Smushi Come Home
As a person who loves platformers but doesn’t always have the skill required to successfully navigate all those spiky traps, flurry of arrows and tight jump sequences, Smushi Come Home proved to be a true breath of fresh air. I’ve been longing for a game that is both wholesome as well as stress-free, and Smushi Come Home provided exactly what I needed.
The little mushroom called Smushi gets separated from his mushroomy siblings at the start of the game when a bird kidnaps him and takes him far away from home. Finding himself in a foreign land and not knowing how to get back, he asks for guidance from the various creatures that he meets in ohis journey. They will point him in the right direction, but will also request assistance with their own problems, which Smushi will gladly accept, being such a nice and friendly mushroom as he is.
The game will thus follow Smushi’s journey back home, in which he will traverse three different areas. The effortless platforming mechanic and the exploration blend resulting in very relaxed gameplay. The areas are small enough for you to see their limits from a higher point, but big enough to allow around two hours of exploration / side objective completion in each of them. A mix of easy minigames, various challenges, diving, as well as cave exploration will be some of the things you’ll get to experience in the game. Aside from jumping (which can be upgraded after meeting certain NPCs), Smushi also has a leaf that he uses as a glider for short distances. This will be used mostly to reach those platforms that are otherwise not accessible by jumping from below. There are also collectibles (crystals) that you can gather that will be used both for buying certain items needed for quests and also to craft cosmetics for Smushi’s hat.
While Smushi Come Home is very casual in most parts, there are a few side-missions that are either time-limited, or will require you to go through a lengthy course of obstacles. However, completing these is required only if you aim to obtain all the achievements. These took a bit of patience and retry on my part, but compared to your average difficulty platformer, the game was quite forgiving, allowing the player to re-spawn right before they failed, essentially having them replay just a few seconds instead of the whole mission.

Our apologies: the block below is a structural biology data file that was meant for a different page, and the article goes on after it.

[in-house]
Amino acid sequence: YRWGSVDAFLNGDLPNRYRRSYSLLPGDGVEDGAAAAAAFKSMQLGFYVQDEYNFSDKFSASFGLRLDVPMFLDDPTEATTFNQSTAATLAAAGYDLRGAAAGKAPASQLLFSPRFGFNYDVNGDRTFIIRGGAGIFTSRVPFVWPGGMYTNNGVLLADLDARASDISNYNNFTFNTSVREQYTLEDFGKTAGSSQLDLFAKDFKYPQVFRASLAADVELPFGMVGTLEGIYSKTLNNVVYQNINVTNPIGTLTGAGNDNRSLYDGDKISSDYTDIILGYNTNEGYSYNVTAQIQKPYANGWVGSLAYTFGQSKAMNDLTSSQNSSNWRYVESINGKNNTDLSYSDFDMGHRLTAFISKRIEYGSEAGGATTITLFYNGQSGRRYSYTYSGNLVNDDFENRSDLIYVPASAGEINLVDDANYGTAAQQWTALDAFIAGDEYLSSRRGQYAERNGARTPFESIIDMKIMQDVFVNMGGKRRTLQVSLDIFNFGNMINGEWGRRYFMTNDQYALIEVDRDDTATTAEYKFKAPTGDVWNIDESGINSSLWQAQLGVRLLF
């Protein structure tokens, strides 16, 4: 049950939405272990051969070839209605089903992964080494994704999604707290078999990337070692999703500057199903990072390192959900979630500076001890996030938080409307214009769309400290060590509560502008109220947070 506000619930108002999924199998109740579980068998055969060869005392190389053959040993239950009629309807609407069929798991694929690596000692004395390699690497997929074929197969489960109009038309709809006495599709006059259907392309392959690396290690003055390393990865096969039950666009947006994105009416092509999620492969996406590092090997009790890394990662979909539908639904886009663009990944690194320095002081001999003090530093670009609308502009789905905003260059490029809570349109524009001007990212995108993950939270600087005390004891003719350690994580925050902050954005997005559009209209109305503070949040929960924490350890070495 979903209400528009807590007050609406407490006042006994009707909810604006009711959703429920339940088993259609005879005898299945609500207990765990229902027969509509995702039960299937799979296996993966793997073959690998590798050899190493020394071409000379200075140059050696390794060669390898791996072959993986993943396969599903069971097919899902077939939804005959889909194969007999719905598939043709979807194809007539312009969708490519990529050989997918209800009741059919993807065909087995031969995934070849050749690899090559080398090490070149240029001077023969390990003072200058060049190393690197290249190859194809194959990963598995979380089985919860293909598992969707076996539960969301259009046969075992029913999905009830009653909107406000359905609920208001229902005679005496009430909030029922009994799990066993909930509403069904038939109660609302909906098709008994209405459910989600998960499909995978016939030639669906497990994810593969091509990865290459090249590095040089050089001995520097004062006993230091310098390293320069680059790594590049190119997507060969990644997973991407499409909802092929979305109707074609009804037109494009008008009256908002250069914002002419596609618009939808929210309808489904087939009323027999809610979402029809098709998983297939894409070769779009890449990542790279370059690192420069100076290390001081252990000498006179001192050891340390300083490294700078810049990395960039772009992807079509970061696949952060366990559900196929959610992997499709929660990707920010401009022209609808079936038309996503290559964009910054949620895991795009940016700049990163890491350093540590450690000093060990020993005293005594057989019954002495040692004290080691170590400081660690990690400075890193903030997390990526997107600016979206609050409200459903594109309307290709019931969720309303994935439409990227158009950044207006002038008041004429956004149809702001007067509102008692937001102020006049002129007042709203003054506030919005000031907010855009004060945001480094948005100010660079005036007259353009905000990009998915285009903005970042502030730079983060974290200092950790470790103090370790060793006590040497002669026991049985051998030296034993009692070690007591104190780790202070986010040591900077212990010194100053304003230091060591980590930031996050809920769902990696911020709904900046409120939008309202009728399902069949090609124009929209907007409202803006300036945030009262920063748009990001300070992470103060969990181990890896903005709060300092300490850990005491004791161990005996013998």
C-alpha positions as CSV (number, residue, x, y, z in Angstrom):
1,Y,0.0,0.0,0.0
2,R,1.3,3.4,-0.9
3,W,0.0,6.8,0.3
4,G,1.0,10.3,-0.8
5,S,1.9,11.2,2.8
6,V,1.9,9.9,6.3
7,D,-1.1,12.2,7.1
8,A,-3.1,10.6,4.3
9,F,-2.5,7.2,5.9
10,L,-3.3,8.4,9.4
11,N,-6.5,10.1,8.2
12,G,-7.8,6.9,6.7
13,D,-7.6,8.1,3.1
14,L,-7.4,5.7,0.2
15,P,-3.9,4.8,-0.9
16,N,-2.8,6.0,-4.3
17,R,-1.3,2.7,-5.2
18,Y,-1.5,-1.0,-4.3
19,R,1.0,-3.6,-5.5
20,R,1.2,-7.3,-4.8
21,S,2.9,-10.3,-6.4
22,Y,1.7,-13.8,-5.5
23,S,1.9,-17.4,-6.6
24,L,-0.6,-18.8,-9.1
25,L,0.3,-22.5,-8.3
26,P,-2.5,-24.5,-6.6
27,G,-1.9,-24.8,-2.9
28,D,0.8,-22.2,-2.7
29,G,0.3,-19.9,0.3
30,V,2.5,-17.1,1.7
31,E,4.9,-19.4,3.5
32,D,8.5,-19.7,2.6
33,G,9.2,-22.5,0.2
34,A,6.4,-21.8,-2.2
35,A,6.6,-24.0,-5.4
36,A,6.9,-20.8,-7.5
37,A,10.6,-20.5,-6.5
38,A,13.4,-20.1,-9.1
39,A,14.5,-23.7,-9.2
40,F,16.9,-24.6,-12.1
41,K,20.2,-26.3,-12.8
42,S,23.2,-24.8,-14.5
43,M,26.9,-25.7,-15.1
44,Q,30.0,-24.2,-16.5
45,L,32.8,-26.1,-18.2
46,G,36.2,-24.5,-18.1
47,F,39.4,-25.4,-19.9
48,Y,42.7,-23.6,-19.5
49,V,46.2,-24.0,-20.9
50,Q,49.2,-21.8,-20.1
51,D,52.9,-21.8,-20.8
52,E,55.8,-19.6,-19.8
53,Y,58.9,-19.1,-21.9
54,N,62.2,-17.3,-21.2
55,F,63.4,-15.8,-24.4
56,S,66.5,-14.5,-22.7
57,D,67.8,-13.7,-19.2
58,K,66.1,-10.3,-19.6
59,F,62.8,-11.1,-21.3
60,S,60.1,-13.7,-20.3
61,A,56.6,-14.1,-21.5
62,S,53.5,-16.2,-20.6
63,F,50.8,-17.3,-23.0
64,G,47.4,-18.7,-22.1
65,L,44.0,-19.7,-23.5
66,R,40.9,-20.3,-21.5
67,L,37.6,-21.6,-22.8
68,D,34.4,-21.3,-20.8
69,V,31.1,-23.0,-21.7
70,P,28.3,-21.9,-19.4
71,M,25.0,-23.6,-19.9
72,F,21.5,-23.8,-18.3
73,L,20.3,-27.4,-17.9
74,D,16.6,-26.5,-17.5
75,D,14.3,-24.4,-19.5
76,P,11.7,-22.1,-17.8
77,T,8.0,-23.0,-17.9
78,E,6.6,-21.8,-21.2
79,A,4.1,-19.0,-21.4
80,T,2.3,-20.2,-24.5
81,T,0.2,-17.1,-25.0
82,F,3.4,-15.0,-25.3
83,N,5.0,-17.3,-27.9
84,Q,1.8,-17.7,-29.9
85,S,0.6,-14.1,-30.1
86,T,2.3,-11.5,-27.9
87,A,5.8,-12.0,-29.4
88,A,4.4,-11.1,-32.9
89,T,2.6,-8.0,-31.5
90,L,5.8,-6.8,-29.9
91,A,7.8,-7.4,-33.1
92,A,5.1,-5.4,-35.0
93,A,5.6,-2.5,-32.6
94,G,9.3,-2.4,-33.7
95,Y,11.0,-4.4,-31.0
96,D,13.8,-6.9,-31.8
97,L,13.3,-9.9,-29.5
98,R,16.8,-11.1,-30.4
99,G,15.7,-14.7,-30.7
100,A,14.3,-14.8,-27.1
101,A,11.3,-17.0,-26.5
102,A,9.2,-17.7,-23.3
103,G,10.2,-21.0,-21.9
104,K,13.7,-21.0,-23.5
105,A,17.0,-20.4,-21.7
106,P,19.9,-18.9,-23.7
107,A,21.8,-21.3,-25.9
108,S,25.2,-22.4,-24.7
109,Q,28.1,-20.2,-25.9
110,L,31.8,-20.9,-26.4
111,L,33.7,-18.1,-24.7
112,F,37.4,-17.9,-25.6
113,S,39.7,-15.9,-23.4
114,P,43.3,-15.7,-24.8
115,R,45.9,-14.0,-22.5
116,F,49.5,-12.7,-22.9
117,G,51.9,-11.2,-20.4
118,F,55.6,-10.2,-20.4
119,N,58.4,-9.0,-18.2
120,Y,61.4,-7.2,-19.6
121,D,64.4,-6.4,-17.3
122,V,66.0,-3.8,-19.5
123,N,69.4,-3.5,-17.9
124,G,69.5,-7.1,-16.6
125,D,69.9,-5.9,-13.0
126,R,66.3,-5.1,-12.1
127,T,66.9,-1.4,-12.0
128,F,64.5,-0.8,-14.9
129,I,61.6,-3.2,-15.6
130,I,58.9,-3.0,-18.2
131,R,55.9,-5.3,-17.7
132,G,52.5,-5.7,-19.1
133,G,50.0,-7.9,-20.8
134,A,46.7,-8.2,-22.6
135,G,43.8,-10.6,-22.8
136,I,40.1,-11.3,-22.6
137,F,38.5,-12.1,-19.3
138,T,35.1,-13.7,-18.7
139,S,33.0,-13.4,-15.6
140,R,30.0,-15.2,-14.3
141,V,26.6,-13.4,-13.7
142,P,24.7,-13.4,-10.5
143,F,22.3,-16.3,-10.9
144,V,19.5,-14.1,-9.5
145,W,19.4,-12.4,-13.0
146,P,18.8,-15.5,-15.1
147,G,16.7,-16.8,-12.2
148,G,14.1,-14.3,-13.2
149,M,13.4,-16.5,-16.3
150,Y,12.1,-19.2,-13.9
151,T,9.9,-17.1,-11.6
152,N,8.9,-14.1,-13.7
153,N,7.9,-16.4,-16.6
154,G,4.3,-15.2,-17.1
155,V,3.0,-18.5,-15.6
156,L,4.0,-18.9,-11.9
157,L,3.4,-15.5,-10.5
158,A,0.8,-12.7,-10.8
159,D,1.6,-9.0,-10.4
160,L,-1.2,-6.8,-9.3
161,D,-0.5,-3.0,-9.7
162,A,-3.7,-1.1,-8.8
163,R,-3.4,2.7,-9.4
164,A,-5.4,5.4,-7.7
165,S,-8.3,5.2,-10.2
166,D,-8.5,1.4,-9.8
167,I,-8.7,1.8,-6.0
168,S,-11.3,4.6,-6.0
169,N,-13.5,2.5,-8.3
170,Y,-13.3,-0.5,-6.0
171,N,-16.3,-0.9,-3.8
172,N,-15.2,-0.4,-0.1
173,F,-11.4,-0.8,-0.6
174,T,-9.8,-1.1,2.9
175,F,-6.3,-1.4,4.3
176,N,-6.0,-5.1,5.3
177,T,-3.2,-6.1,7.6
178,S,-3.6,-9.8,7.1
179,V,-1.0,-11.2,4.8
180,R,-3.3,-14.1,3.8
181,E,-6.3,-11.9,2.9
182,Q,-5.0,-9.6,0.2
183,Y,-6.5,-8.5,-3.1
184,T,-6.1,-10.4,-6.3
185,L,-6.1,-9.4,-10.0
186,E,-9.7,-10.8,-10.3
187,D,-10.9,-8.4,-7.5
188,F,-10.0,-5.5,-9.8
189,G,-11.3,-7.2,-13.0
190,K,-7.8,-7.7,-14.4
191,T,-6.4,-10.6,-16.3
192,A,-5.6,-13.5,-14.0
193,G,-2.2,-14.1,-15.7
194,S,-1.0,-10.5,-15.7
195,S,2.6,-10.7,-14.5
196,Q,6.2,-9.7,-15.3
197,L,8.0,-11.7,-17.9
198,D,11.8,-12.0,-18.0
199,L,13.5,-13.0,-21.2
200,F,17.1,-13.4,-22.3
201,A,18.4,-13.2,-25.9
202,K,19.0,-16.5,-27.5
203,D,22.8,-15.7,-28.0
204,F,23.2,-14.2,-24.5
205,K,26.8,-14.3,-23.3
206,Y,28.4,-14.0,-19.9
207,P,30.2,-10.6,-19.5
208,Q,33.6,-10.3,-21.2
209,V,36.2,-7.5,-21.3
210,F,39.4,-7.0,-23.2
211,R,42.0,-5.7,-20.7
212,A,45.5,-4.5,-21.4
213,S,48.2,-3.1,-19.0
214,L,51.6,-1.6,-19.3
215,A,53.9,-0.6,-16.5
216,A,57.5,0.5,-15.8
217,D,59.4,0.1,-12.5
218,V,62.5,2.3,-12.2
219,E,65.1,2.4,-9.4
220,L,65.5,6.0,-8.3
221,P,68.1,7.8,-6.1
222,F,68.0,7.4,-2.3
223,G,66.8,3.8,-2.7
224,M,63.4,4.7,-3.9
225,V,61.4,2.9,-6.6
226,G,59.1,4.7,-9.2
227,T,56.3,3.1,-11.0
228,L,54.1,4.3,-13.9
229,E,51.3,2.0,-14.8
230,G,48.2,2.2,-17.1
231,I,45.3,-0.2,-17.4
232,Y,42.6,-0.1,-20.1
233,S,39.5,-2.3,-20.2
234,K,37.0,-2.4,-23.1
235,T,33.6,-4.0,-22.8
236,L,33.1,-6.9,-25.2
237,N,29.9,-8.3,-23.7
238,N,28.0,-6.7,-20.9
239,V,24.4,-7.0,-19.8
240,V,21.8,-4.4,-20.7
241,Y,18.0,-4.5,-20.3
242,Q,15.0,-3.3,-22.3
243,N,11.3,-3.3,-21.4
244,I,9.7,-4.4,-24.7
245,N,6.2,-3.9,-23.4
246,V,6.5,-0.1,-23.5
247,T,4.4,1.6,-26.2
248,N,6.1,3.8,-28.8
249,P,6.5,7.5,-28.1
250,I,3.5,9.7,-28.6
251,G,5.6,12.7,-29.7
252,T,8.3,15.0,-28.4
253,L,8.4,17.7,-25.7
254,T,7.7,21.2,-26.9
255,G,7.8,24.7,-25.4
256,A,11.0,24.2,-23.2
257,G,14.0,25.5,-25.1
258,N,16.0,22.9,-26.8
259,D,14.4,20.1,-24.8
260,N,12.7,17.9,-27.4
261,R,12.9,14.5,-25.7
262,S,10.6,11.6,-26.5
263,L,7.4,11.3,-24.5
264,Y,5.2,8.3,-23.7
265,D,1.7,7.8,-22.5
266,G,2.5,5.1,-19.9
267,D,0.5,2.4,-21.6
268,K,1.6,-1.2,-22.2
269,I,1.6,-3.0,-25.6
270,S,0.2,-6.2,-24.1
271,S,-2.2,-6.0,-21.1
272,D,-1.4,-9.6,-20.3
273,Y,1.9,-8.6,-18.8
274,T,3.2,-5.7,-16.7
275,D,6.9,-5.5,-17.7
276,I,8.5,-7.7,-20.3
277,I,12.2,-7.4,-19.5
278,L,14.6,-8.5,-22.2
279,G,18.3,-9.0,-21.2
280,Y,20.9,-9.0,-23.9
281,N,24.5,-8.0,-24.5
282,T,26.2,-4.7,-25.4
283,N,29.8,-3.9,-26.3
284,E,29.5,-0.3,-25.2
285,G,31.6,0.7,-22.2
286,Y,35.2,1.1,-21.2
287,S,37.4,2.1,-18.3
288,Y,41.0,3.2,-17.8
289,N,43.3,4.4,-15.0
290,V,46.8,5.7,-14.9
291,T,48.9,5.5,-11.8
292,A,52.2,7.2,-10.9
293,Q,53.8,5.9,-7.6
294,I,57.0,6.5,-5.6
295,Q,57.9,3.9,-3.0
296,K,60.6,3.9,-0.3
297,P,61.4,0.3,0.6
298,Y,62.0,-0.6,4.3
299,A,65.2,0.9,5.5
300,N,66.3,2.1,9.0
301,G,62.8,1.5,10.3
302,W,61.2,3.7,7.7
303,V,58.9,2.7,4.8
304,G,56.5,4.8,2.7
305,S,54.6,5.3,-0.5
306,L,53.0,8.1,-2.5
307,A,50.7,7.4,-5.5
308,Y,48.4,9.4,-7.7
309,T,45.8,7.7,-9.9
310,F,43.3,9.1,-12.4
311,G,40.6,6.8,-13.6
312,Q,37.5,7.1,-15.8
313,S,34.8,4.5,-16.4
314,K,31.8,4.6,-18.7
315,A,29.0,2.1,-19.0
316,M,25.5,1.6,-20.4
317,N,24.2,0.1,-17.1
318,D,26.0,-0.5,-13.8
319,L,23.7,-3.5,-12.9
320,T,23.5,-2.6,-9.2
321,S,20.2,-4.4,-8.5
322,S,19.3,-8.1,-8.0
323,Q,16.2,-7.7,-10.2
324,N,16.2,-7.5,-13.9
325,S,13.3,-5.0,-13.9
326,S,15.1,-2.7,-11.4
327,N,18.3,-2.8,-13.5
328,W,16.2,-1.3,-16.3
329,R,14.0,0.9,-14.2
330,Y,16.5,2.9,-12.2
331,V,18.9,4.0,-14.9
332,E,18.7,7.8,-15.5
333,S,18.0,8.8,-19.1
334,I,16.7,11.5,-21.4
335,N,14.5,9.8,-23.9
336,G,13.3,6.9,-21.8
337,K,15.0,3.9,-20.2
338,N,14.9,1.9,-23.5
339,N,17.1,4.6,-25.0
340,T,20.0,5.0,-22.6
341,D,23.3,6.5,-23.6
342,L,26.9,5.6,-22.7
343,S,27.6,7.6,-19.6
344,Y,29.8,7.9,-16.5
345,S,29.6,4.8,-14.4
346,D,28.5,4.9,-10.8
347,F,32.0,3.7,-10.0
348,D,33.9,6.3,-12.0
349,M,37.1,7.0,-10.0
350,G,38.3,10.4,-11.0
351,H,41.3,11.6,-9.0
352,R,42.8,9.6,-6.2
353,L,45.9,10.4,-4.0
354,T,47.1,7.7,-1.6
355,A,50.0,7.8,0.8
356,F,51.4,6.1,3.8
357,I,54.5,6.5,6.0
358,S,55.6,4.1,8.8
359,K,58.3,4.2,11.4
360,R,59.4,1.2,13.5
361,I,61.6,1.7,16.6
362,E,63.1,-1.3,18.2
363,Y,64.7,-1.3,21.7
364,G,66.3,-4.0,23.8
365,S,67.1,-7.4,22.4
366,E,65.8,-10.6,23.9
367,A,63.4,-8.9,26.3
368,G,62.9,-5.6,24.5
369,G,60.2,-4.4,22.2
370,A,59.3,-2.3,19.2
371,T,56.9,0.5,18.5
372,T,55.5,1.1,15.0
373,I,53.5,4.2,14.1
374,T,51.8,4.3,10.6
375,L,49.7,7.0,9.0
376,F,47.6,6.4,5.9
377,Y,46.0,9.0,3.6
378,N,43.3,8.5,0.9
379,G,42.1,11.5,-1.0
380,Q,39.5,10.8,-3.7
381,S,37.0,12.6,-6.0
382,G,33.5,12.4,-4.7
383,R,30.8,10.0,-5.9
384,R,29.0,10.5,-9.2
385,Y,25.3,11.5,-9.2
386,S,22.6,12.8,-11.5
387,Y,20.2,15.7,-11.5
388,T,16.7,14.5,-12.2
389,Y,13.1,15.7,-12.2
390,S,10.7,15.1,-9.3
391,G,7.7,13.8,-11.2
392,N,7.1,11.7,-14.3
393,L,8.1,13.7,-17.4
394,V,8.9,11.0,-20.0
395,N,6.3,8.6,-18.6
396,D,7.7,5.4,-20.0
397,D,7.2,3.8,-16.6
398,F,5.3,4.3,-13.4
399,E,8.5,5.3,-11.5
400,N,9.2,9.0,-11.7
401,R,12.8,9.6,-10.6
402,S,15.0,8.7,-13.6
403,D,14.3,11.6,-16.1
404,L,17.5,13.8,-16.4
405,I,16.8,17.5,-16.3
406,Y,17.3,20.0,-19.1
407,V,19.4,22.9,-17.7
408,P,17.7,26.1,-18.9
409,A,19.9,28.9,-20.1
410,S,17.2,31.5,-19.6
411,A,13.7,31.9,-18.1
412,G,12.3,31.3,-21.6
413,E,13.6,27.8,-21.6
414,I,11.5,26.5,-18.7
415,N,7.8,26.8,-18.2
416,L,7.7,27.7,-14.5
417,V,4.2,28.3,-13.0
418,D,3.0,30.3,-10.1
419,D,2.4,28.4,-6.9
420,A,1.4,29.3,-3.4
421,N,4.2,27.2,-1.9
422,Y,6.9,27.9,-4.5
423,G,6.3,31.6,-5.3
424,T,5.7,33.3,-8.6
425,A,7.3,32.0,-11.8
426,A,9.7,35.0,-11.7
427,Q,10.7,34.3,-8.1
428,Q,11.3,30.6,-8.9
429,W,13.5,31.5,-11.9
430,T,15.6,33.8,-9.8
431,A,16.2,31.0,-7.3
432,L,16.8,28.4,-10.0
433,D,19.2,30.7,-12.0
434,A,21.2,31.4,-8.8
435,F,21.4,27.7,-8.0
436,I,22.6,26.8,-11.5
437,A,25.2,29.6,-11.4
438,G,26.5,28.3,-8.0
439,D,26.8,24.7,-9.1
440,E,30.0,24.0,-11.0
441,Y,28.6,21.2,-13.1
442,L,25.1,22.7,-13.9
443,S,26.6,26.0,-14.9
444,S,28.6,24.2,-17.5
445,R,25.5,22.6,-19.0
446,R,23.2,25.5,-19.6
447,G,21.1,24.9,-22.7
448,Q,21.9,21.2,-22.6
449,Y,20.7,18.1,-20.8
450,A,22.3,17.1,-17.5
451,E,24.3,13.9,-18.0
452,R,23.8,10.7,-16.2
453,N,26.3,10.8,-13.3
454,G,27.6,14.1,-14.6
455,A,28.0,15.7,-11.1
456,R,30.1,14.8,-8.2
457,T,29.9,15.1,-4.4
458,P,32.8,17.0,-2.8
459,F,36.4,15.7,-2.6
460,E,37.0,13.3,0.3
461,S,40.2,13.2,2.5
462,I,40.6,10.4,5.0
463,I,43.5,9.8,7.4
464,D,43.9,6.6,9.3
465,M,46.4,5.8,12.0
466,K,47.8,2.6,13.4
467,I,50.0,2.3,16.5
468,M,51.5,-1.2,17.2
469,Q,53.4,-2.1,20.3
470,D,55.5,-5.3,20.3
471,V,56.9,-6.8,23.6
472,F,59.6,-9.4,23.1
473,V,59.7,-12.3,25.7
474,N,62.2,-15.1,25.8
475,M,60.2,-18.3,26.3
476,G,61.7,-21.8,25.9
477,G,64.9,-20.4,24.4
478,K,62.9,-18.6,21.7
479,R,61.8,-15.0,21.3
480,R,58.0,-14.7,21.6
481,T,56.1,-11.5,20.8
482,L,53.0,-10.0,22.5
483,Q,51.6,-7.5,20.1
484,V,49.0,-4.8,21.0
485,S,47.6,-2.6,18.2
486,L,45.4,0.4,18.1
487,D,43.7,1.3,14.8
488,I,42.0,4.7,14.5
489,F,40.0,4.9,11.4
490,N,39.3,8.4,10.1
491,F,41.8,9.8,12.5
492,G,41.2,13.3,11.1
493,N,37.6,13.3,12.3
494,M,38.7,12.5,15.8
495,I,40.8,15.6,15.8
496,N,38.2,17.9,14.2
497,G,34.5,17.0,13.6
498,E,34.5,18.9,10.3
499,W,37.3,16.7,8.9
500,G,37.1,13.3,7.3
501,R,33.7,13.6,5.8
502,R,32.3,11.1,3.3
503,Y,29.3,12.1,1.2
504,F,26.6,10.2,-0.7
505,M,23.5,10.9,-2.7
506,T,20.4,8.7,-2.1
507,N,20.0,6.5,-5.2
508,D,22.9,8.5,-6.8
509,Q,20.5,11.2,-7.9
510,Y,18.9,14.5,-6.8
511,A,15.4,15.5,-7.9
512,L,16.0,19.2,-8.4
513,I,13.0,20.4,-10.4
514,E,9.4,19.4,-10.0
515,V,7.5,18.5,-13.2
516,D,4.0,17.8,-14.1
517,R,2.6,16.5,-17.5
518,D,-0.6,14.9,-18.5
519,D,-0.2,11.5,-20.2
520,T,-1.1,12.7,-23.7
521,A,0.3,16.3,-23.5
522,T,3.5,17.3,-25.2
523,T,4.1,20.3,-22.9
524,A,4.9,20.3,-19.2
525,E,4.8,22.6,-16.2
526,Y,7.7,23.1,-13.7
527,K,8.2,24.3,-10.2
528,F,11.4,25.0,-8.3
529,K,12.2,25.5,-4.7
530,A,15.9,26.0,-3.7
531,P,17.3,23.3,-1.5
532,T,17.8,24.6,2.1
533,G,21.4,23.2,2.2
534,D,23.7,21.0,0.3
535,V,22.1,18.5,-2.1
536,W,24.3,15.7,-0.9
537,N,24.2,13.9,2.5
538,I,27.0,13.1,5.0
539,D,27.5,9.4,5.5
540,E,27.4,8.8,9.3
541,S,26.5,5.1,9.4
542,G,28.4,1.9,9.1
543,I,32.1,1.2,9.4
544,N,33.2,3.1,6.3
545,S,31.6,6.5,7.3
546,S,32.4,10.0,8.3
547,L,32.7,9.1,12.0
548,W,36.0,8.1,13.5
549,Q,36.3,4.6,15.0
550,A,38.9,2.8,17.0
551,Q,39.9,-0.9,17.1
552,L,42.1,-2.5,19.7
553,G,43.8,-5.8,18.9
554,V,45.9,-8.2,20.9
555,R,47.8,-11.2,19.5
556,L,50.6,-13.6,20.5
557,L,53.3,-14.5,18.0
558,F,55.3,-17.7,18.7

Aside from the fact that the game is specifically built for easy platforming, I also loved the fact that after reaching the ending, you can revisit all the areas (you unlock a fast teleport option) to grab those missed collectibles / achievements. In that regard, there are no achievements missable, as long as you manage to beat all the challenges. One particular achievement requires a bit of grinding, namely the one for which you need to collect a certain amount of crystals. Likely depending on how thoroughly you explore the areas, you can obtain it naturally even before the game ends. As for me, I didn’t obtain it naturally, and finding those leftover crystal hubs after the game ended and after I collected everything I could see during my normal playthrough was a bit frustrating, but luckily I needed only a few of them.
Smushi Come Home was overall a delightful experience. It took me between five and six hours to complete. I loved its little story, funny dialogues and minimalistic hand-drawn graphics, but its real strength lies in the overly positive vibe that it infuses you with.
[steam type=”store” item=”1740300″